A documentary that takes an intimate look at a First Nation community’s 200-kilometer horse-drawn wagon trip from their home in the Nemiah Valley to the Williams Lake Stampede made its world premiere at the Vancouver International Film Festival (VIFF)
Award-winning filmmakers Trevor Mack and Asia Youngman’s new short documentary, In the Valley of Wild Horses, premiered Monday.
“I’m feeling great,” Mack said.
“I feel very honored that it’s playing at such a prestigious international film festival. Any chance there’s an opportunity to showcase the best of the Tsilhqot’in people to the world it’s always a great time, and that’s what I want to do with my filmmaking and try to strive for is showing the best of my people, the best of where I grew up, and how I grew up.”
In the Valley of Wild Horses was shot over the eight days of the wagon trip this year led by Xeni Gwet’in Chief Jimmy Lulua. Monday’s world premiere that was attended by a community delegation from Xeni Gwet’in will be followed by a second screening Wednesday.
“I think it was important to make it into a documentary because first and foremost the more positive things that we try to showcase indigenous people doing is always a good thing especially in rural areas; there are positive ventures and activities that are trying to change the consciousness to be back to where it used to be before colonization,” Mack said.
“I think this wagon trip is one of those things-that reclamation if you will. For me, I grew up in Tl’etinqox (Anaham) and my mother always took me to Xeni Gwet’in when I was younger, and I was able to get a liking of the area and meet all of the locals.”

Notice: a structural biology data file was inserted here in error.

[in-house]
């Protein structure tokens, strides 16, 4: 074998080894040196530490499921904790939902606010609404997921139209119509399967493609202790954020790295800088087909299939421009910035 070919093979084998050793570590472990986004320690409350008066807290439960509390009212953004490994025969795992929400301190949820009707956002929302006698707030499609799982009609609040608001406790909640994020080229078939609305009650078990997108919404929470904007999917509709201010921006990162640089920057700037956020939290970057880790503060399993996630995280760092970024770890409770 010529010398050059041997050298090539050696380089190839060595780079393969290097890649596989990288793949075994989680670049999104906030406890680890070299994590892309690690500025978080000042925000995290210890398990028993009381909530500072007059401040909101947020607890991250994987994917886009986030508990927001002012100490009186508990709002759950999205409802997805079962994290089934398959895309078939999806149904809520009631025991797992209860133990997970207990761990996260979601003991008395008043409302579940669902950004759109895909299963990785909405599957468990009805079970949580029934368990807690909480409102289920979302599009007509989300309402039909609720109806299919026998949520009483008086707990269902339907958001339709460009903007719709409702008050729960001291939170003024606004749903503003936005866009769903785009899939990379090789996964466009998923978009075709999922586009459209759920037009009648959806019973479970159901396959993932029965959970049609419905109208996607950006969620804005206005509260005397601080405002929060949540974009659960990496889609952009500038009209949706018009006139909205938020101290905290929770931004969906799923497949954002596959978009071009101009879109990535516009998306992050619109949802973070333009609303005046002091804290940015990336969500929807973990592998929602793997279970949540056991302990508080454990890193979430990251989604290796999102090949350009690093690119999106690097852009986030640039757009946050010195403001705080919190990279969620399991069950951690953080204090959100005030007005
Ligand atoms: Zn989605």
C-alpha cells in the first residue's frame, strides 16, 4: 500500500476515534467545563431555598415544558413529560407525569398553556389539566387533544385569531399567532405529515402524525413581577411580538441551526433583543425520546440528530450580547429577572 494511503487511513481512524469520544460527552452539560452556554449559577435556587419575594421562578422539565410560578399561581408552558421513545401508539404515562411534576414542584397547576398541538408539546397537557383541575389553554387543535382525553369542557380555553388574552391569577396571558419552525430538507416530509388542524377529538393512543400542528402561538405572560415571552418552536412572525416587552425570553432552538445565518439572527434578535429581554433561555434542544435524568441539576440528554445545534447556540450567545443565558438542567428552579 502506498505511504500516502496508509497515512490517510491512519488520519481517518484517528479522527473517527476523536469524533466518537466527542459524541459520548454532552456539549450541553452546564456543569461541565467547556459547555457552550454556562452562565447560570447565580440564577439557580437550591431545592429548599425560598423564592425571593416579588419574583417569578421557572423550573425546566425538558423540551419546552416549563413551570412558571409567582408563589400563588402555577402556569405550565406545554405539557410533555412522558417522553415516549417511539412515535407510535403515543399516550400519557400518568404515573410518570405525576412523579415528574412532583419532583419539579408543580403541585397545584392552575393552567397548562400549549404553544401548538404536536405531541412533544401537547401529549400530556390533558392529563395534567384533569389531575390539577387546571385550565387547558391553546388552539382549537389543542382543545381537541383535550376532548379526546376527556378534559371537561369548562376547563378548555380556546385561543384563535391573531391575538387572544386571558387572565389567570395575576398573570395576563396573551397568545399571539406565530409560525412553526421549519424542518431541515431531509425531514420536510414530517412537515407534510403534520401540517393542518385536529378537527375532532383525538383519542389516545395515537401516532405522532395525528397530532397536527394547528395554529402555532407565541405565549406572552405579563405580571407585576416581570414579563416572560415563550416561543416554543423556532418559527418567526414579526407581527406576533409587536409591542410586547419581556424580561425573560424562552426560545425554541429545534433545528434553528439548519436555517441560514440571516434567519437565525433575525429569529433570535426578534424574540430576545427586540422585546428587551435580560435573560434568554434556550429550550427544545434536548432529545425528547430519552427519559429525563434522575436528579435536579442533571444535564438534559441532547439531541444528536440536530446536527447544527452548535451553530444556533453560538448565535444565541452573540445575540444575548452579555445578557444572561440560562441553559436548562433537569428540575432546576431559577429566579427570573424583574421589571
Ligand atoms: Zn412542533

“Upon hearing it, when it started again in 2008 I instantly thought that it would be a great documentary and now getting the opportunity to do it with the right equipment, with the right crew, with the right people on the wagon trip, I think it was perfect timing and it came out to be a pretty amazing project.”
As for what’s next, Mack says he has currently started working on his first feature film that he will be shooting next summer at Tl’etinqox.
“I can’t really say what it’s about, but I think you’ll hear more soon,” Mack said.
“I’ve always dreamt about this and hoped I could be making movies for a living. For things to start to fall in place after a bumpy ride, I couldn’t ask for anything more especially when I get to showcase my people and where I came from on the big screen and hopefully show the world what it’s really like and who we really are.”